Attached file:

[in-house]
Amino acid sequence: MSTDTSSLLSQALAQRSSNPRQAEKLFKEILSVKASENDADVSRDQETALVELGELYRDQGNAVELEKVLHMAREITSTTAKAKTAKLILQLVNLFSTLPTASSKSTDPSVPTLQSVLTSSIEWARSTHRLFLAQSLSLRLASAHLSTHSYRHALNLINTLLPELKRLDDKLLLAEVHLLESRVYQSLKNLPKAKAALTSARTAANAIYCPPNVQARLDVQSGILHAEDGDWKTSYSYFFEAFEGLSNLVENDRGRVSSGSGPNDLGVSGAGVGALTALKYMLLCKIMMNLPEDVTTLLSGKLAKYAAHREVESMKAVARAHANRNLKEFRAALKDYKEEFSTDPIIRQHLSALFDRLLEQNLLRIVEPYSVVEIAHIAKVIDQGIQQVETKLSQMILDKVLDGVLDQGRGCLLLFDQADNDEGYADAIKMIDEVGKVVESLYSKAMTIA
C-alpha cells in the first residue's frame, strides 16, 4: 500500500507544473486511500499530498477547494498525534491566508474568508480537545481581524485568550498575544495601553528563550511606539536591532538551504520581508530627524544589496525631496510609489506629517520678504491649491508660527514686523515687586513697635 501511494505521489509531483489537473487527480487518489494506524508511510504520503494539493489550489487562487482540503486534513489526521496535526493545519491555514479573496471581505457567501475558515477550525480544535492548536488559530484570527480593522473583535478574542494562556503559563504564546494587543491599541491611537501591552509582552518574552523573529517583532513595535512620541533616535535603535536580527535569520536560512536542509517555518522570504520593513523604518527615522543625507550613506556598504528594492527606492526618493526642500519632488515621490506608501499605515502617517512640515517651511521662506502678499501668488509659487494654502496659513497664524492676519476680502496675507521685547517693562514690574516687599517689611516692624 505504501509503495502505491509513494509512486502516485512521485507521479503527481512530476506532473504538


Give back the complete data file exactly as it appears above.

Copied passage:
[in-house]
Amino acid sequence: MSTDTSSLLSQALAQRSSNPRQAEKLFKEILSVKASENDADVSRDQETALVELGELYRDQGNAVELEKVLHMAREITSTTAKAKTAKLILQLVNLFSTLPTASSKSTDPSVPTLQSVLTSSIEWARSTHRLFLAQSLSLRLASAHLSTHSYRHALNLINTLLPELKRLDDKLLLAEVHLLESRVYQSLKNLPKAKAALTSARTAANAIYCPPNVQARLDVQSGILHAEDGDWKTSYSYFFEAFEGLSNLVENDRGRVSSGSGPNDLGVSGAGVGALTALKYMLLCKIMMNLPEDVTTLLSGKLAKYAAHREVESMKAVARAHANRNLKEFRAALKDYKEEFSTDPIIRQHLSALFDRLLEQNLLRIVEPYSVVEIAHIAKVIDQGIQQVETKLSQMILDKVLDGVLDQGRGCLLLFDQADNDEGYADAIKMIDEVGKVVESLYSKAMTIA
C-alpha cells in the first residue's frame, strides 16, 4: 500500500507544473486511500499530498477547494498525534491566508474568508480537545481581524485568550498575544495601553528563550511606539536591532538551504520581508530627524544589496525631496510609489506629517520678504491649491508660527514686523515687586513697635 501511494505521489509531483489537473487527480487518489494506524508511510504520503494539493489550489487562487482540503486534513489526521496535526493545519491555514479573496471581505457567501475558515477550525480544535492548536488559530484570527480593522473583535478574542494562556503559563504564546494587543491599541491611537501591552509582552518574552523573529517583532513595535512620541533616535535603535536580527535569520536560512536542509517555518522570504520593513523604518527615522543625507550613506556598504528594492527606492526618493526642500519632488515621490506608501499605515502617517512640515517651511521662506502678499501668488509659487494654502496659513497664524492676519476680502496675507521685547517693562514690574516687599517689611516692624 505504501509503495502505491509513494509512486502516485512521485507521479503527481512530476506532473504538